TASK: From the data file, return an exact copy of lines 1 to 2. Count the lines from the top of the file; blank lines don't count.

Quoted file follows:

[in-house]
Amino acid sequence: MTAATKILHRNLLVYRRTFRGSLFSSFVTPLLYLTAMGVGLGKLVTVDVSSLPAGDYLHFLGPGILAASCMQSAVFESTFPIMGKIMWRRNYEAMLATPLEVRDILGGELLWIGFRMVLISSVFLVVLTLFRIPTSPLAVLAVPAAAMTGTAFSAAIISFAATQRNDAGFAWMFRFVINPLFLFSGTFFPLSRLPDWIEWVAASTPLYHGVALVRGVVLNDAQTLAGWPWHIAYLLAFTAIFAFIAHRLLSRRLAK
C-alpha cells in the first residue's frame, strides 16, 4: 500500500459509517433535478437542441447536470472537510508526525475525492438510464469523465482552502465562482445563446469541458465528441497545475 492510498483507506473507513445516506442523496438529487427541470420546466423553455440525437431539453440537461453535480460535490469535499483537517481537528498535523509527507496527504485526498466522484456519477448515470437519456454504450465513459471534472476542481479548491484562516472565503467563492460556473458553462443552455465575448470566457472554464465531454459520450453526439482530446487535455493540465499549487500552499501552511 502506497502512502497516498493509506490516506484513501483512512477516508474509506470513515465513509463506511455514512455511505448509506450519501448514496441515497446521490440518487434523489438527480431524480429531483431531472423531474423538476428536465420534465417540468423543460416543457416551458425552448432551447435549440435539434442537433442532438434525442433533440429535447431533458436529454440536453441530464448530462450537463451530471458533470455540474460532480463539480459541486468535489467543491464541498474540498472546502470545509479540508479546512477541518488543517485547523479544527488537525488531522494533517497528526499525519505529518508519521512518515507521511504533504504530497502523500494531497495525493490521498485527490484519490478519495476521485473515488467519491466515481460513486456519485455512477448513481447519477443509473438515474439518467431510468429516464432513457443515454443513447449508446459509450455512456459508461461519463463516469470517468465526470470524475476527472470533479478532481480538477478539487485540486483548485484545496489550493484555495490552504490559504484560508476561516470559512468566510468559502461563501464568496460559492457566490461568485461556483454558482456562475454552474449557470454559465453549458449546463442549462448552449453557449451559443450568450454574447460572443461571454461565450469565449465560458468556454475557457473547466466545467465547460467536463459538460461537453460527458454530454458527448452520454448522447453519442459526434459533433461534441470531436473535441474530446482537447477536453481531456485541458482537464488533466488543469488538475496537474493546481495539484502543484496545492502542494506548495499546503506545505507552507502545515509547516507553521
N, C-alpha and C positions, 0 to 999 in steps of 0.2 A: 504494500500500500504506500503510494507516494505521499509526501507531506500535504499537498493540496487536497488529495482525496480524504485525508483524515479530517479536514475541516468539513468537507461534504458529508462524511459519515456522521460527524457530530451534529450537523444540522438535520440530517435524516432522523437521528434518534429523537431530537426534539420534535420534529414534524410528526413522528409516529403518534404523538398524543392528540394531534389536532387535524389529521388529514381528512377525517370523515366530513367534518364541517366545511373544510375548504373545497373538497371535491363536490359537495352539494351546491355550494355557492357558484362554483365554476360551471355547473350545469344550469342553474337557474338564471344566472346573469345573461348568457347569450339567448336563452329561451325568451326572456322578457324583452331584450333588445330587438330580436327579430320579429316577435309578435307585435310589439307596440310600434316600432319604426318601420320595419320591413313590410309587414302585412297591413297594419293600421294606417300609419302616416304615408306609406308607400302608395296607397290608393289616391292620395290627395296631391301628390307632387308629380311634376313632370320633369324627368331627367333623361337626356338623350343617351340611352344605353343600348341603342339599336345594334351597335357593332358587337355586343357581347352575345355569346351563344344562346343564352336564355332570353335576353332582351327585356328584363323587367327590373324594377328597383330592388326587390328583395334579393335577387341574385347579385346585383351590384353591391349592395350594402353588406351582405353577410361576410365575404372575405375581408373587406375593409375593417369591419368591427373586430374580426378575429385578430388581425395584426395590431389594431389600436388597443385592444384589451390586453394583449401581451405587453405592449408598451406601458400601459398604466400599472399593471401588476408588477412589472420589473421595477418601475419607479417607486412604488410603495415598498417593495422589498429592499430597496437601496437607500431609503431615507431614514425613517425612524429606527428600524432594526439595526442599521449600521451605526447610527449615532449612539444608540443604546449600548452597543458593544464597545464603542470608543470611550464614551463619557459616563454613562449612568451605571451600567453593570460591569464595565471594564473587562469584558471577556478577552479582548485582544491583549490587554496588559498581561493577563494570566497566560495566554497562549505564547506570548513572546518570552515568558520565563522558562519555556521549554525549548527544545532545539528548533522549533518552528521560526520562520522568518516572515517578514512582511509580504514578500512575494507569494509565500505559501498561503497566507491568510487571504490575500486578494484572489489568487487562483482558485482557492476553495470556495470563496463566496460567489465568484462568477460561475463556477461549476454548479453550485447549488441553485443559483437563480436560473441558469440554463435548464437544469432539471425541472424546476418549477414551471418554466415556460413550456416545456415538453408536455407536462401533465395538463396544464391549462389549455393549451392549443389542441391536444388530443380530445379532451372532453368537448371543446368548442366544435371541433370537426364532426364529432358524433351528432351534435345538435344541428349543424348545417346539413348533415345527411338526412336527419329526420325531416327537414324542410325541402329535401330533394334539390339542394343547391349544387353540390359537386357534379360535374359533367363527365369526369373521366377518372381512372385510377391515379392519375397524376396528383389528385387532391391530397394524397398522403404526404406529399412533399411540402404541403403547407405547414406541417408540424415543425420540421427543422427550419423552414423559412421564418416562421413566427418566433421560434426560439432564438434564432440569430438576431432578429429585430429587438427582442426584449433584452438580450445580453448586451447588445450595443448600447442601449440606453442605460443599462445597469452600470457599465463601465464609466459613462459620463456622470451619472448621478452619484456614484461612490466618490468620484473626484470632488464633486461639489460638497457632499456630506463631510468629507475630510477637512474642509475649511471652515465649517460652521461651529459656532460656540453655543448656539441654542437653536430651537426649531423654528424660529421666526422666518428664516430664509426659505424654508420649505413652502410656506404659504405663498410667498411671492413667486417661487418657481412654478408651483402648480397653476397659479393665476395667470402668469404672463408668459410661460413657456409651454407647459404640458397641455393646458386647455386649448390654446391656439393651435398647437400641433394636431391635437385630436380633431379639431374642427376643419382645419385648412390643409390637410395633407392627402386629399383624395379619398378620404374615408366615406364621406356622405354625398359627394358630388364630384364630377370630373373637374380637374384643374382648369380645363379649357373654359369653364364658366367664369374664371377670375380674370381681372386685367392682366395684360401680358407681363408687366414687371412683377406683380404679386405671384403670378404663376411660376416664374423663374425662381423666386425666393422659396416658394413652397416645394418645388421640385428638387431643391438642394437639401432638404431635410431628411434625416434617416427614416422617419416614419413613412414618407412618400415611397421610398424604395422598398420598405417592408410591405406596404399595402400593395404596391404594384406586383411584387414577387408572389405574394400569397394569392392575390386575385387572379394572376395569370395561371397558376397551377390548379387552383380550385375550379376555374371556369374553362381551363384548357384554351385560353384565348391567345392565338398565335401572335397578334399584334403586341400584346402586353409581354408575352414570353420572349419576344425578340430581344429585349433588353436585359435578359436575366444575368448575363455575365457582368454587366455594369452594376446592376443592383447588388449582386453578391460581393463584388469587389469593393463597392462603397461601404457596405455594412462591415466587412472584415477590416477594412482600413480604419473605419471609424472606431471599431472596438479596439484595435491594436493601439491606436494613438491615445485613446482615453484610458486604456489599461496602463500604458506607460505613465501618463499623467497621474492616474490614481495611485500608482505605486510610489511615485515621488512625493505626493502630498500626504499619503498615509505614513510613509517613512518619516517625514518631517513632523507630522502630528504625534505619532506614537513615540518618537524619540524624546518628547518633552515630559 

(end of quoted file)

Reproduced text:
[in-house]
Amino acid sequence: MTAATKILHRNLLVYRRTFRGSLFSSFVTPLLYLTAMGVGLGKLVTVDVSSLPAGDYLHFLGPGILAASCMQSAVFESTFPIMGKIMWRRNYEAMLATPLEVRDILGGELLWIGFRMVLISSVFLVVLTLFRIPTSPLAVLAVPAAAMTGTAFSAAIISFAATQRNDAGFAWMFRFVINPLFLFSGTFFPLSRLPDWIEWVAASTPLYHGVALVRGVVLNDAQTLAGWPWHIAYLLAFTAIFAFIAHRLLSRRLAK